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Working with Students from Under-represented Groups

In many ways working with a minority student is no different from working with majority students. In many ways it is very different.

One of the most insightful summaries of this situation is a statement from one of our colleagues

Our students want two distinct and often contradictory things. They want to be recognized for their uniqueness, individuality and culture. And they also want to be part of the crowd, just one of the group.

Helping students find a way to balance these expectations begins by recognizing that this conflict exists.

A second point to understand is that not only can anyone be a mentor but to realize that everyone is a mentor. But without care and attention, too often our “mentoring” discourages and dismisses.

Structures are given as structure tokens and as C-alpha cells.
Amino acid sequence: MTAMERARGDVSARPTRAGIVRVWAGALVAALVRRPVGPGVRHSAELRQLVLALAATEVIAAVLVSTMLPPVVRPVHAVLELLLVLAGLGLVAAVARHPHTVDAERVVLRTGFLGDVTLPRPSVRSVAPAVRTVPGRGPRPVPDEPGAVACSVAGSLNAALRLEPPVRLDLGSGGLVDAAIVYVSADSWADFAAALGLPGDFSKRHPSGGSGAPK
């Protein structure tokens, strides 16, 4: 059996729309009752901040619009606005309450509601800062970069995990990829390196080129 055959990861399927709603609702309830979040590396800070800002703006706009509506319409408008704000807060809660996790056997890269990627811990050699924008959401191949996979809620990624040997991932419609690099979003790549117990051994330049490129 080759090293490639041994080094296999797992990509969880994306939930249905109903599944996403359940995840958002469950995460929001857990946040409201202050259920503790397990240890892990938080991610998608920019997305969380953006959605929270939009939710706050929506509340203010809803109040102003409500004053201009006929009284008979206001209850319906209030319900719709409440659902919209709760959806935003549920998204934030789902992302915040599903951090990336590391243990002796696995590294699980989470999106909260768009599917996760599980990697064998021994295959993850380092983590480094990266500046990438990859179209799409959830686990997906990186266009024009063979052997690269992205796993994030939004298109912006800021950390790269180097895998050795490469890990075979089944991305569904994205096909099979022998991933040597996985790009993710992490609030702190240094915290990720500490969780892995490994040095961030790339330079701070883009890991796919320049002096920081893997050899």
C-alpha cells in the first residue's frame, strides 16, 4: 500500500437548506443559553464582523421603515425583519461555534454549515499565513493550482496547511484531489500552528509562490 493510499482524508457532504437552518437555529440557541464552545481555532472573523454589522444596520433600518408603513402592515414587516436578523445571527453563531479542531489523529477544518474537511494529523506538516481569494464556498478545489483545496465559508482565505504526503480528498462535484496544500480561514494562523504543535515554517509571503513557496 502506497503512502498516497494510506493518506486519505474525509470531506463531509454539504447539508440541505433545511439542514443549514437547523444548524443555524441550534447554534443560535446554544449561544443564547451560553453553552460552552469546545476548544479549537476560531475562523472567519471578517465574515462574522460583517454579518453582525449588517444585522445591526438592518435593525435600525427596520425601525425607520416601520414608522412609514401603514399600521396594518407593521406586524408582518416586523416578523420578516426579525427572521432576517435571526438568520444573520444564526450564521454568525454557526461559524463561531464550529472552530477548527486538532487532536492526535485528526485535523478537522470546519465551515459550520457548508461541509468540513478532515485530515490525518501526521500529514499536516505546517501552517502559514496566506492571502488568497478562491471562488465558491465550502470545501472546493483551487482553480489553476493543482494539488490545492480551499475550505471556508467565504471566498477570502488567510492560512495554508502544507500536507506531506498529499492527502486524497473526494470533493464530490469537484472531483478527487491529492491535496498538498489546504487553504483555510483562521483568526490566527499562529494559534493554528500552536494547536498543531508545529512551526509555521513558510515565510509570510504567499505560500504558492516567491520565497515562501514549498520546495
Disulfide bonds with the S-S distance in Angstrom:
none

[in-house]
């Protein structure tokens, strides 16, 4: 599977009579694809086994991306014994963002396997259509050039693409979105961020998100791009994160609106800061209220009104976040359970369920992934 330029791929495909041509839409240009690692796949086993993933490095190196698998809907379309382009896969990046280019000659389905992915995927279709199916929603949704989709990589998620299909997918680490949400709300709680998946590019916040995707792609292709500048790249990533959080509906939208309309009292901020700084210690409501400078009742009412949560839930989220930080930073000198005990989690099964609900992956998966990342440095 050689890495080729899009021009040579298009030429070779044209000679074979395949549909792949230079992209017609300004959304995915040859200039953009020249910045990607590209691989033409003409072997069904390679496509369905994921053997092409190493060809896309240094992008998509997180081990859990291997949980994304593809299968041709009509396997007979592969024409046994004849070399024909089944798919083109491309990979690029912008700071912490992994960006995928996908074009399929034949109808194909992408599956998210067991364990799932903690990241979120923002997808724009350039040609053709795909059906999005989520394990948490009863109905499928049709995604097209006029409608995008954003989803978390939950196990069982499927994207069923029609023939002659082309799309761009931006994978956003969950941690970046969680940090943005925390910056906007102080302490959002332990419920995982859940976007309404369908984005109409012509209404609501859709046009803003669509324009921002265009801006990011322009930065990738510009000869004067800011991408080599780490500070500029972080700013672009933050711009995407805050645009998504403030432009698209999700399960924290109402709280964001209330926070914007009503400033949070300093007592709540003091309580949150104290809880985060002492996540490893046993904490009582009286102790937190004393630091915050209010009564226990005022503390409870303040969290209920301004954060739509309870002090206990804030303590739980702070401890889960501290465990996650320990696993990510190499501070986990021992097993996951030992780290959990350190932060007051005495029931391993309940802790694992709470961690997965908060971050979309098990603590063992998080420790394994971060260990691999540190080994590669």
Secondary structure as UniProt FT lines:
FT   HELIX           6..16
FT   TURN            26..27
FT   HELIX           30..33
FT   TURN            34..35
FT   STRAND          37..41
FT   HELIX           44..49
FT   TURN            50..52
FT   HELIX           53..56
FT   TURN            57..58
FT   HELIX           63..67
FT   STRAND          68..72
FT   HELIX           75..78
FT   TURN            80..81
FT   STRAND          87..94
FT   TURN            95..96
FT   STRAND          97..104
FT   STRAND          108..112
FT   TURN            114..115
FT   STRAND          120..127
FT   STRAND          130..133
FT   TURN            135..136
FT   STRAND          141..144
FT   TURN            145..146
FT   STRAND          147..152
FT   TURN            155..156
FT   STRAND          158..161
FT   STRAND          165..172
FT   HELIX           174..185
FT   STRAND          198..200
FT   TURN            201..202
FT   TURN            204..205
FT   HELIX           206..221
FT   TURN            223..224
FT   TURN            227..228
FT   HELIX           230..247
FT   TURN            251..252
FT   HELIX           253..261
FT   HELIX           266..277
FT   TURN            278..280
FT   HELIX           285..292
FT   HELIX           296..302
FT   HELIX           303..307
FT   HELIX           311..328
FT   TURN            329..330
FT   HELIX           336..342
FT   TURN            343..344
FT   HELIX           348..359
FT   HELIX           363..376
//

And a last point is to recognize that no one can be all things to all students. Or even to very few students all the time. We also need to find a balance in our careers and in our professional relationships.

The road to a more diverse and inclusive physics community begins in the classroom. This is where an individual instructor can have the greatest impact and where we have the greatest freedom to change the learning environment.

What is our role as faculty?

Should we be teaching differently?

How can we make the undergraduate research experience a more inclusive one?

How can we make our department more welcoming to a diverse student body?